U.S. Supreme Court refuses to hear Arlene’s Flowers appeal
WASHINGTON, DC-The U.S. Supreme Court declined to hear the case of a Richland florist who refused service a same-sex marriage on religious grounds.
Arlene's Flowers owner, Barronelle Stutzman, was seeking an appeal of a Washington State Supreme Court decision that she broke state anti-discrimination laws.
Alliance Defending Freedom General Counsel Kristen Waggoner released the following statement:
“Although the outcome of this case is tragic, the critical work of protecting the First Amendment freedoms of all Americans must continue. No one should be forced to express a message or celebrate an event they disagree with. A government that can crush someone like Barronelle, who kindly served her gay customer for nearly a decade but simply declined to create art celebrating one sacred ceremony, can use its power to crush any of us regardless of our political ideology or views on important issues like marriage. Thankfully, other courts have recognized that the Constitution does not allow this. Unlike the Washington Supreme Court in Barronelle’s case, the Arizona Supreme Court and the 8th Circuit have ruled that the government cannot force creative professionals to create artistic expression that violates their religious beliefs. We are confident that the Supreme Court will eventually join those courts in affirming the constitutionally protected freedom of creative professionals to live and work consistently with their most deeply held beliefs.”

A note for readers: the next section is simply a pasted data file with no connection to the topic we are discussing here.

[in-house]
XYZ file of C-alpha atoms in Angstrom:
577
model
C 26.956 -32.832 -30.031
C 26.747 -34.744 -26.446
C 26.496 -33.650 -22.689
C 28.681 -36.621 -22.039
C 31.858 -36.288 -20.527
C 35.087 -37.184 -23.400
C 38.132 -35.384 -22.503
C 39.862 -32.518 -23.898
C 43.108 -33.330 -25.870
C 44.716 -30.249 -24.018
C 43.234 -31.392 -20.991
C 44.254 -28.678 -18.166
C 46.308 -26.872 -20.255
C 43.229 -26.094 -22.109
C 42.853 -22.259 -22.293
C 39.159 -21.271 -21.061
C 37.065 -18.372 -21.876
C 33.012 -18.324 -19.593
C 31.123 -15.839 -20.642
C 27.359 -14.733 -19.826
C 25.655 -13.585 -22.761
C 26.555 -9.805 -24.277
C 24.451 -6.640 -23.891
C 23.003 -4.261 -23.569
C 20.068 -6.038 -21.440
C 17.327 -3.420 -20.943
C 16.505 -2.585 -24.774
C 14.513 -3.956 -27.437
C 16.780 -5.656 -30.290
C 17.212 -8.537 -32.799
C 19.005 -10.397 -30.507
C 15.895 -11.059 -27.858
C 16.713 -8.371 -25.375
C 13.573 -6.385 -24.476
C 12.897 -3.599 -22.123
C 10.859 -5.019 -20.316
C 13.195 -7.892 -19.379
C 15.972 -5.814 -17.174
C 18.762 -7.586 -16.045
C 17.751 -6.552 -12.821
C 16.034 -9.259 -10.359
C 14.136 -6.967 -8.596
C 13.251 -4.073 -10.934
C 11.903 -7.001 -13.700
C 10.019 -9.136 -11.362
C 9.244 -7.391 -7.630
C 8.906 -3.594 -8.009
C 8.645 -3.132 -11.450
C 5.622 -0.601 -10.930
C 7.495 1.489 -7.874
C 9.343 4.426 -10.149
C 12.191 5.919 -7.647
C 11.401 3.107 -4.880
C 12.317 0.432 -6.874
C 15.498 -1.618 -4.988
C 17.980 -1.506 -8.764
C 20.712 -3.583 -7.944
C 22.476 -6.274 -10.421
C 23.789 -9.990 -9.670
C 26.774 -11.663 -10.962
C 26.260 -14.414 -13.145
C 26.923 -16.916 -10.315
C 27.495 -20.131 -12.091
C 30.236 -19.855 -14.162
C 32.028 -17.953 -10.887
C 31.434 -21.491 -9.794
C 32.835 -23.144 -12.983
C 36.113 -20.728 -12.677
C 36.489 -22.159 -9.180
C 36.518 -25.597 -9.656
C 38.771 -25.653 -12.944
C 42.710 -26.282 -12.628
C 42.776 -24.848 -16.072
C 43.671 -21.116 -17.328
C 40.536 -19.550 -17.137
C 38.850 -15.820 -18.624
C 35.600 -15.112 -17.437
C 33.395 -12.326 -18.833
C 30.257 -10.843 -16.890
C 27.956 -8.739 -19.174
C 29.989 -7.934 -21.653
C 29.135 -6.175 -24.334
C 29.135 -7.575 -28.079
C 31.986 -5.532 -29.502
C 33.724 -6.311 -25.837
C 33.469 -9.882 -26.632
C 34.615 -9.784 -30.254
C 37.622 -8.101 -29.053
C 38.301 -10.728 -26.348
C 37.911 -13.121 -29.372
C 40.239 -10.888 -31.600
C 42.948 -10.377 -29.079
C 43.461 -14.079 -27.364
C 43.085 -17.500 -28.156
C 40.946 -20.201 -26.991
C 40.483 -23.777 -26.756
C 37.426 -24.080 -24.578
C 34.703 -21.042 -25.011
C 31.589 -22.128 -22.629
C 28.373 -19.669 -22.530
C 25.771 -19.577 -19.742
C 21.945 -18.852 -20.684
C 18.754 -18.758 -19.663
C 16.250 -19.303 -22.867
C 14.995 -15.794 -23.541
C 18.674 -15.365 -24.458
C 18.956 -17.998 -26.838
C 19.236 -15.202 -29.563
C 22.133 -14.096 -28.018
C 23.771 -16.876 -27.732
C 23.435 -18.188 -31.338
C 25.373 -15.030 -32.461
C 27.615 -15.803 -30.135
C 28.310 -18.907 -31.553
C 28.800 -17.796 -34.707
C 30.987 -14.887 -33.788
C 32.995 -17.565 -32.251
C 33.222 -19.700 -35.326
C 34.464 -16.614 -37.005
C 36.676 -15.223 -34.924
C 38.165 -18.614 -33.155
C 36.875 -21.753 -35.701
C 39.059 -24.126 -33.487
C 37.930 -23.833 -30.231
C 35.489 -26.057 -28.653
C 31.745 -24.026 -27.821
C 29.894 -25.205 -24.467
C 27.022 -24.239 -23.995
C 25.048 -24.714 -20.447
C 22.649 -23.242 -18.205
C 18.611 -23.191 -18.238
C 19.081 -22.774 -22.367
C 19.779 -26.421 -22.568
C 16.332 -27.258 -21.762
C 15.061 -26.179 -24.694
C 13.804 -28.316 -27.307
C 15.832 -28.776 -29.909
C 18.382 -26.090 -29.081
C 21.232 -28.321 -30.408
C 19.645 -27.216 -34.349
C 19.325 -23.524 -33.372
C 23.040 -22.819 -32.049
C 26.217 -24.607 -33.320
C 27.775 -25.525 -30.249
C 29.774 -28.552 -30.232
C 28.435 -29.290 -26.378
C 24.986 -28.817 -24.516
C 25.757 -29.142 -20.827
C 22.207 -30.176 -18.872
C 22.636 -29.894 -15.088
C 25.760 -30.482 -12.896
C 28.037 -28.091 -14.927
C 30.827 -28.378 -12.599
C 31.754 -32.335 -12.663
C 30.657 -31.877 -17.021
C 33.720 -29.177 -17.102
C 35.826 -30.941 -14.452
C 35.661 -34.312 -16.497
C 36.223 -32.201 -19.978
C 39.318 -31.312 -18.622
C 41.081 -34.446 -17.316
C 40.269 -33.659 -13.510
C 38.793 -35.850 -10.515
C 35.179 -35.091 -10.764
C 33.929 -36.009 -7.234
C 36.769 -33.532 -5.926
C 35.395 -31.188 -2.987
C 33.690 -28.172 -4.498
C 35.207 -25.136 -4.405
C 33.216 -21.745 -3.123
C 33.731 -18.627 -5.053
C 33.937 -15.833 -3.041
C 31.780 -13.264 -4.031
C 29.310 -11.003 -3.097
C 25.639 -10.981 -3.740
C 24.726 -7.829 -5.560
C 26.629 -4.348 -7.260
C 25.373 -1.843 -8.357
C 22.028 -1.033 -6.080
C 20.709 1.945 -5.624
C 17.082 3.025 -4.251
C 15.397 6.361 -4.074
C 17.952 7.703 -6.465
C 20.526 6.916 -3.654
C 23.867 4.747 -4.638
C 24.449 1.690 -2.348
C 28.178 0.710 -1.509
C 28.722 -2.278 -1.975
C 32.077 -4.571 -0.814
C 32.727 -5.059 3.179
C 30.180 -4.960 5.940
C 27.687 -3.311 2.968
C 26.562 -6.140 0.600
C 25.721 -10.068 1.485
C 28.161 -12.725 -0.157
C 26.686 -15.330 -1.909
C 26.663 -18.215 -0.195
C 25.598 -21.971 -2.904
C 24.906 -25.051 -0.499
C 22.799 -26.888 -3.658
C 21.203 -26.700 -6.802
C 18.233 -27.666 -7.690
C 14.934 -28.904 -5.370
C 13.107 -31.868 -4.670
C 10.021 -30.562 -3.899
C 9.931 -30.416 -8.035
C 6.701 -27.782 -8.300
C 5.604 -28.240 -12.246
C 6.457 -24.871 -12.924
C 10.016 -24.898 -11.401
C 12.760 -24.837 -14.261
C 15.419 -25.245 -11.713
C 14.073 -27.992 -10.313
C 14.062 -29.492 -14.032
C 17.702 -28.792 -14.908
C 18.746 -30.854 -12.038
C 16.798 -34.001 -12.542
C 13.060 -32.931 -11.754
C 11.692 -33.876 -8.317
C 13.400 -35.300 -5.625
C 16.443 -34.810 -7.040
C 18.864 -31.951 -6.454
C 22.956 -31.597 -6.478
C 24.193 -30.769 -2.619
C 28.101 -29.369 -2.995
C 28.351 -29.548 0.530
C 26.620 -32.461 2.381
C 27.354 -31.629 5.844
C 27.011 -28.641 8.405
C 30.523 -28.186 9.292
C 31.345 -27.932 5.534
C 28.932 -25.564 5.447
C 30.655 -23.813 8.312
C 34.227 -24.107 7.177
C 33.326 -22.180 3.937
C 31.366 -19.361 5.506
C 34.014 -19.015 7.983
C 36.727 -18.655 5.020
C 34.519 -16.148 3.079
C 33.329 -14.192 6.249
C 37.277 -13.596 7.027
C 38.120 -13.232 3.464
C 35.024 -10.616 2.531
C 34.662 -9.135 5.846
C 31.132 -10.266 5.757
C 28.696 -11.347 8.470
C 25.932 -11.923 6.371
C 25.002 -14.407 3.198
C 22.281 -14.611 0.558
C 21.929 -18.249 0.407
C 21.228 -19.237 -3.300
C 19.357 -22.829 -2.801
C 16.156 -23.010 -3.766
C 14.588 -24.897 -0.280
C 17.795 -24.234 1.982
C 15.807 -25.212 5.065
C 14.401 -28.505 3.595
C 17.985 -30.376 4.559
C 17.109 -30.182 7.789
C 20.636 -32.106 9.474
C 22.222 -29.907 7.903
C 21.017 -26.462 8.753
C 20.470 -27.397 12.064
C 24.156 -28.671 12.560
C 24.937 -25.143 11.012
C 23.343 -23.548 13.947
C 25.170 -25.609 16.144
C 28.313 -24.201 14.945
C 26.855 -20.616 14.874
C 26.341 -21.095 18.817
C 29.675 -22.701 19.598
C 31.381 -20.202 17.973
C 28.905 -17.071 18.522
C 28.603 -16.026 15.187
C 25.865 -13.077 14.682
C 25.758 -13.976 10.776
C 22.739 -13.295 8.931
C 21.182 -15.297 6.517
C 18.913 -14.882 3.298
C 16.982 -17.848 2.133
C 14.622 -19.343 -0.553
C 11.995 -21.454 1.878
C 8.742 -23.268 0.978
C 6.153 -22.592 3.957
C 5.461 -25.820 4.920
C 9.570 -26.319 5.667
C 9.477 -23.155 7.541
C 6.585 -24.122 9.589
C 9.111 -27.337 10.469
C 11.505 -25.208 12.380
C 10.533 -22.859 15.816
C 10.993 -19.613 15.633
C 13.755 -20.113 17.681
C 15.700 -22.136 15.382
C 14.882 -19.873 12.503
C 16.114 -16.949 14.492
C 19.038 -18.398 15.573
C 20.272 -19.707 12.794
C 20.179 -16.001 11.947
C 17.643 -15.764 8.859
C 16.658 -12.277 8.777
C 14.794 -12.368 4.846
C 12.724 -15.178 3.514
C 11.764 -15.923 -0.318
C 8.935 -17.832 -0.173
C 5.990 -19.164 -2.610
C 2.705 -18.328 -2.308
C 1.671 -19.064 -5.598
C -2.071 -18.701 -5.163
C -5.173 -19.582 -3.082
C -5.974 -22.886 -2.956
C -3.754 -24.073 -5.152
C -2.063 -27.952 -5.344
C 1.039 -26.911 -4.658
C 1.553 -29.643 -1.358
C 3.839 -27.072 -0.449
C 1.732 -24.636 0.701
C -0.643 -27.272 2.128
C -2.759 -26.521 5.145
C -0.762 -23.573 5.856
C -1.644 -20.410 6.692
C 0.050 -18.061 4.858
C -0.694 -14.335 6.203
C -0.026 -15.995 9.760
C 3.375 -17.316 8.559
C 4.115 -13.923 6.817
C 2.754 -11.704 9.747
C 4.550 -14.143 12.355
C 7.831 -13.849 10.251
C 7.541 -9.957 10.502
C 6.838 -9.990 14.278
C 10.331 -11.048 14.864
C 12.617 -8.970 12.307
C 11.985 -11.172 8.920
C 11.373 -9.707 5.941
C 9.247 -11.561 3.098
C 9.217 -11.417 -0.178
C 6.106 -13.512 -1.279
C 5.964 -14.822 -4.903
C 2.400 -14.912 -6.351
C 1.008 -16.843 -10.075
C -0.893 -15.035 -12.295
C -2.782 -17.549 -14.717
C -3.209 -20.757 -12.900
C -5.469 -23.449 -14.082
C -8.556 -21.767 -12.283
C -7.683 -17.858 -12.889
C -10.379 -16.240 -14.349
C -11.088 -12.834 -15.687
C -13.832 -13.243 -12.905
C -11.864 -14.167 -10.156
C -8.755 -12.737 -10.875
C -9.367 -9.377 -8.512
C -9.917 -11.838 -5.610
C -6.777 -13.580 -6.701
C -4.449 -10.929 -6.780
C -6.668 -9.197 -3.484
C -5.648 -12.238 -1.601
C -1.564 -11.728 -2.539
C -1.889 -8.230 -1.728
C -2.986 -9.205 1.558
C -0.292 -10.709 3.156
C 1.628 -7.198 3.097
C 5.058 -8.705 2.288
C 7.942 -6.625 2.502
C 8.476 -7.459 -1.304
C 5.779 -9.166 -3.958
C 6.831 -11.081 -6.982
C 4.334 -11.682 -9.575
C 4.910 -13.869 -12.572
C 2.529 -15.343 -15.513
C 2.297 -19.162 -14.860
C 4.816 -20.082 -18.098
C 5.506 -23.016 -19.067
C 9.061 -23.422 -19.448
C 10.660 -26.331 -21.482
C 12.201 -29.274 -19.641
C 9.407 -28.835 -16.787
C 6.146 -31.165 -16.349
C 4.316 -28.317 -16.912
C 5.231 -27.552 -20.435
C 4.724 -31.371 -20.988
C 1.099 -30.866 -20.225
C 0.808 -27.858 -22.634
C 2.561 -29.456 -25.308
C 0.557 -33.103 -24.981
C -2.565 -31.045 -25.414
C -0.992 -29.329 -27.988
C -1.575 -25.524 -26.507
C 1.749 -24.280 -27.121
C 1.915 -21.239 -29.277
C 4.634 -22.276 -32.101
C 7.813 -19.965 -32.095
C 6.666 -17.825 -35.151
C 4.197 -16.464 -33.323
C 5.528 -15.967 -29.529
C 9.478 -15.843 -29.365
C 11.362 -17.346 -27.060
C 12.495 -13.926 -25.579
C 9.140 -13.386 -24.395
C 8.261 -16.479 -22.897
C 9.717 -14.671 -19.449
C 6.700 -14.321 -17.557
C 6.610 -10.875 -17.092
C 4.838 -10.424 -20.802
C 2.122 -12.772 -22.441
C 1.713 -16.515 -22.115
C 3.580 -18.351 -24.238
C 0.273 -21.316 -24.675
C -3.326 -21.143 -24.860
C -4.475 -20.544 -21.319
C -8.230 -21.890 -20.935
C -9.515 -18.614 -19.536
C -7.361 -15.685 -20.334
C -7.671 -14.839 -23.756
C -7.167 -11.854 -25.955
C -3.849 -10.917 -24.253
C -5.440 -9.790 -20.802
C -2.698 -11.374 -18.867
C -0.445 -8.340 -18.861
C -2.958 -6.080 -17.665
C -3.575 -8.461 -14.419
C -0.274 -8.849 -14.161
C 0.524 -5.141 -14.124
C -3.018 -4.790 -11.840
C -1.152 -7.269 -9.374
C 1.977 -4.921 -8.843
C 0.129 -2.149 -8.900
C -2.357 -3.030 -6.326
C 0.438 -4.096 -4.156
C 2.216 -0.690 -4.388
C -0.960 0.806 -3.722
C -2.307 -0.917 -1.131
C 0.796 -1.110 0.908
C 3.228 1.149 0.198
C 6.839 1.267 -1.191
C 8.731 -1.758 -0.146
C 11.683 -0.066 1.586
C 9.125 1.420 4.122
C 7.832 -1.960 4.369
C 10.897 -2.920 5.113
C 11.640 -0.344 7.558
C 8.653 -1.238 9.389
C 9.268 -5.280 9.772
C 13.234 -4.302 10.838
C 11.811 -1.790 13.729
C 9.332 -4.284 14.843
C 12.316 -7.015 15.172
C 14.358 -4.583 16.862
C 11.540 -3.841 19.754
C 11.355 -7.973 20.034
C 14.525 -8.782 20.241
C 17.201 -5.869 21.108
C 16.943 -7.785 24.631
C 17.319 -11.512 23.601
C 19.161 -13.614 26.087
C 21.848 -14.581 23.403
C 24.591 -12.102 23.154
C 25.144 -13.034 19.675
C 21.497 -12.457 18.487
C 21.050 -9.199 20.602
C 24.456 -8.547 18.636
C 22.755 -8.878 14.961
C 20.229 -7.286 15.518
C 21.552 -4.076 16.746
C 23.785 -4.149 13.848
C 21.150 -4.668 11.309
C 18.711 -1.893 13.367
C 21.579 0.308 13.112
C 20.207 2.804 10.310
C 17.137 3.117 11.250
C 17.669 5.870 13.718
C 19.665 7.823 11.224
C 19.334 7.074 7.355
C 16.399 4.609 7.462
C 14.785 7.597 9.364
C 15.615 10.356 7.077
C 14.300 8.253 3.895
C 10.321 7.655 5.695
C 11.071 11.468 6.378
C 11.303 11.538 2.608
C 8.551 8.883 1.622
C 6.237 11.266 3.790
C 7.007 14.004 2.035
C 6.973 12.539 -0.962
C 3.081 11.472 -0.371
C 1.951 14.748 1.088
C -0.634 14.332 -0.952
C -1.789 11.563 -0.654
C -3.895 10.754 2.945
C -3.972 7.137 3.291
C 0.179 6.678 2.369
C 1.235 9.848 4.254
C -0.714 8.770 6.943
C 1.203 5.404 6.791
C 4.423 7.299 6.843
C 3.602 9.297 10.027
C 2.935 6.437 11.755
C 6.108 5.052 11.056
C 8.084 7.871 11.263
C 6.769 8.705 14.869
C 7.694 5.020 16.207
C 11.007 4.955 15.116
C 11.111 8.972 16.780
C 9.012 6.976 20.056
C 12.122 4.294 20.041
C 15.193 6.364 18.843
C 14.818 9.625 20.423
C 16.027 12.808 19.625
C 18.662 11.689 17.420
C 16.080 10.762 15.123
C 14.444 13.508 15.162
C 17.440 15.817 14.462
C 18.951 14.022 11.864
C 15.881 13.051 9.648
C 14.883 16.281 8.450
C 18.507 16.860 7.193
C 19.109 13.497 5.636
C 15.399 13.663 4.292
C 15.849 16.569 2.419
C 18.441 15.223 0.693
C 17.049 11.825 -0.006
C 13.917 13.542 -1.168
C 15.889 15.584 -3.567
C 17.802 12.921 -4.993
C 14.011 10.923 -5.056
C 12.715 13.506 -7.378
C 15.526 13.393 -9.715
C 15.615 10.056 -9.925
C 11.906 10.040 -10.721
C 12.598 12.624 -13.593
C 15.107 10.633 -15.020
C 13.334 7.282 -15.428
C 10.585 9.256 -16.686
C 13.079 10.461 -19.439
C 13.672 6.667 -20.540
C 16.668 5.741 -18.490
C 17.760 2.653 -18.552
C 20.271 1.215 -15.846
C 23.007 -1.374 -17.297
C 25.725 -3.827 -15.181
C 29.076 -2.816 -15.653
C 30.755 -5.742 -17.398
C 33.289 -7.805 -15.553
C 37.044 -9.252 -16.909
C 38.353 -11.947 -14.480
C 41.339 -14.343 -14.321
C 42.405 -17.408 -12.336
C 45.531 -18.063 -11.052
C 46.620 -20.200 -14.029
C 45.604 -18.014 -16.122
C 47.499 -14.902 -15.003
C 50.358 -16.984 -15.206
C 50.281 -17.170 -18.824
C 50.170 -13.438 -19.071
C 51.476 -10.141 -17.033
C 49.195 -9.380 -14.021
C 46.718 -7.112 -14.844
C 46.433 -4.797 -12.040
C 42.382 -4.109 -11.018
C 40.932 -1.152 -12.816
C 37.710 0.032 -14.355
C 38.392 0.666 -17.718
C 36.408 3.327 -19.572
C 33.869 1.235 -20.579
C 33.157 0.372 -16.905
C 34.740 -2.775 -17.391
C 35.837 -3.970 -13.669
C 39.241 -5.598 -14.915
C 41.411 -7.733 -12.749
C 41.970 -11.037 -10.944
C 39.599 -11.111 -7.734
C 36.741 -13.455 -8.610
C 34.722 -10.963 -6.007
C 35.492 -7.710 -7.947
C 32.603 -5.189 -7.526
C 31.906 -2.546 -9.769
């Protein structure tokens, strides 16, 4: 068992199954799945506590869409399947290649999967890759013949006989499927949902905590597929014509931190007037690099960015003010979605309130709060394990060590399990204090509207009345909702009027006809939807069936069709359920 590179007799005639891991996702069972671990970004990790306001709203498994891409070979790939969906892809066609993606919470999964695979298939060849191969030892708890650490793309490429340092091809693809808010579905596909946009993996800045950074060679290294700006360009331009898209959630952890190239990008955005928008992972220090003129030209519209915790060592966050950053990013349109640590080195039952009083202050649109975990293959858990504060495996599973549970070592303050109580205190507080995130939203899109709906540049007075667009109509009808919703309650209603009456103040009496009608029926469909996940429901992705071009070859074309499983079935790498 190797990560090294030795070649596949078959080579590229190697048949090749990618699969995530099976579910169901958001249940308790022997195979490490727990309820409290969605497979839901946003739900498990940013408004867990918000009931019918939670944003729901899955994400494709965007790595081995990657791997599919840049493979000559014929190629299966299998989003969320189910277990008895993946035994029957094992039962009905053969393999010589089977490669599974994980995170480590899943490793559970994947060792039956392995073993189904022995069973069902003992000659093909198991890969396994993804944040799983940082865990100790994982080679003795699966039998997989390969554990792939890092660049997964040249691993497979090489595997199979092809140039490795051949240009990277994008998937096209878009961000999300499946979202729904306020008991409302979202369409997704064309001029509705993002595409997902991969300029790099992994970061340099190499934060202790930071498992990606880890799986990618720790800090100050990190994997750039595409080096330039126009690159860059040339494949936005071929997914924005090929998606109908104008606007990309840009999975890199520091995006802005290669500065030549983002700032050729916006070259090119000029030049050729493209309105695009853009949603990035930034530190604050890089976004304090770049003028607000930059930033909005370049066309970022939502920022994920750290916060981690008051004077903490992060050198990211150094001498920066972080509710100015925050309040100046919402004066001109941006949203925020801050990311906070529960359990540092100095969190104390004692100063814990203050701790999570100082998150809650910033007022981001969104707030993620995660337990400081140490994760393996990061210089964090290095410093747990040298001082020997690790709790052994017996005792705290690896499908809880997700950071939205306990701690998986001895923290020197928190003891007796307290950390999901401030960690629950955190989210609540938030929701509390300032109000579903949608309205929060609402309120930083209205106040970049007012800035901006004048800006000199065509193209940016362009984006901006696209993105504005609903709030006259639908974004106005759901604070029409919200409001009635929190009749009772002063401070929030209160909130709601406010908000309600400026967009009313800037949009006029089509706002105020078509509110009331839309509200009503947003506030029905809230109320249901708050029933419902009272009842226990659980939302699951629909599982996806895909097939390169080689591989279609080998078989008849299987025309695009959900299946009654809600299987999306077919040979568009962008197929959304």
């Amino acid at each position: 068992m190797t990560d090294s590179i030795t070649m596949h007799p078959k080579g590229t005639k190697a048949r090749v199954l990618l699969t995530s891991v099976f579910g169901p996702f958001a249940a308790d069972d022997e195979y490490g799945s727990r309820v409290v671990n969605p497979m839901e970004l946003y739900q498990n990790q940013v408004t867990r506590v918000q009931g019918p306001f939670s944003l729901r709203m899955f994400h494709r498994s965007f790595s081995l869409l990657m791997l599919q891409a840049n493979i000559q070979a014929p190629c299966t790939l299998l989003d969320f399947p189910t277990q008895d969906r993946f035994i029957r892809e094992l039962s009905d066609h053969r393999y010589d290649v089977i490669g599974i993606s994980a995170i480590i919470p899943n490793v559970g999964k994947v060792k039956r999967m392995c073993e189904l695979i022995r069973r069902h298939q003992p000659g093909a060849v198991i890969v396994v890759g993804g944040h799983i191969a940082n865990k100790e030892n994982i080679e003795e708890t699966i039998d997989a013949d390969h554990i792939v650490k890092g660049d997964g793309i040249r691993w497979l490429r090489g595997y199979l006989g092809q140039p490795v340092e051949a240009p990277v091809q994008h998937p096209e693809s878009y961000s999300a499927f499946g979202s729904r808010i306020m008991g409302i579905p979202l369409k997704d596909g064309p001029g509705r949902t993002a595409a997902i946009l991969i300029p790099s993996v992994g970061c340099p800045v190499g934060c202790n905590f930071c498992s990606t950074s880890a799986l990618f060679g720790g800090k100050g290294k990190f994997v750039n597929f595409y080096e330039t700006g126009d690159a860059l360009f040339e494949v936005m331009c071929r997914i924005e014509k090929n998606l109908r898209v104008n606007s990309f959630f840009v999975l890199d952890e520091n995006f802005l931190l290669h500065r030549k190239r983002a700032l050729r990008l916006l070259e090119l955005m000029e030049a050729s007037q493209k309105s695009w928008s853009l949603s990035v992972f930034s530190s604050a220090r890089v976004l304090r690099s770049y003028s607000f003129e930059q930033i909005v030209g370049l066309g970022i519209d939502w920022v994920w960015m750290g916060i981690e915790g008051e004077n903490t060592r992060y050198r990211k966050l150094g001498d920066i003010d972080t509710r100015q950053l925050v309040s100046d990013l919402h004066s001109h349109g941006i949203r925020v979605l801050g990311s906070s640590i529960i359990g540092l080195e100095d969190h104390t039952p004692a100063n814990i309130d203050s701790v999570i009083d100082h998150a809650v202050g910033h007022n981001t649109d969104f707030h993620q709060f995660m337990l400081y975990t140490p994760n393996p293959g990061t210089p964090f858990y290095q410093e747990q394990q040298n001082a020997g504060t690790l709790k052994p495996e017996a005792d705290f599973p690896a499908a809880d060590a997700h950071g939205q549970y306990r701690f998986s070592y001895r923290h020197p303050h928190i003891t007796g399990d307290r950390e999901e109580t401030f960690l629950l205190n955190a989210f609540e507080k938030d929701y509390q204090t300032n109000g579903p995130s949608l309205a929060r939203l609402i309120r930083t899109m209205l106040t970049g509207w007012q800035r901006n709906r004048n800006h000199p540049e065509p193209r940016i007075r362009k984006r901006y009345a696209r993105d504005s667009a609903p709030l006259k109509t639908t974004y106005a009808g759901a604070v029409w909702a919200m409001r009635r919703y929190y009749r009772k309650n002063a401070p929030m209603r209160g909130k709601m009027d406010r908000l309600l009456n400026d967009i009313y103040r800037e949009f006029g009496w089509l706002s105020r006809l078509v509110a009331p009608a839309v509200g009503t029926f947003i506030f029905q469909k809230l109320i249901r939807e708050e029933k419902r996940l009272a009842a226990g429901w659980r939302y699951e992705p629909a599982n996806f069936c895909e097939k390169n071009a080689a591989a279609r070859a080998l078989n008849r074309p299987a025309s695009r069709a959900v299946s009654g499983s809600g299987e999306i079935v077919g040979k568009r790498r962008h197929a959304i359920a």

Washington State Attorney General Bob Ferguson also weighed in:
“This is a historic victory for equality. Discrimination on the basis of sexual orientation is not only wrong — it’s unlawful. Today’s decision by the U.S. Supreme Court puts an end to our case, and sends a message to the entire country that everyone, regardless of their sexual orientation, should be treated equally under the law.”
Justices Clarence Thomas, Samuel Alito and Neil Gorsuch said they would have agreed to hear the case and review the decision, however four justices are needed for the court to take a case.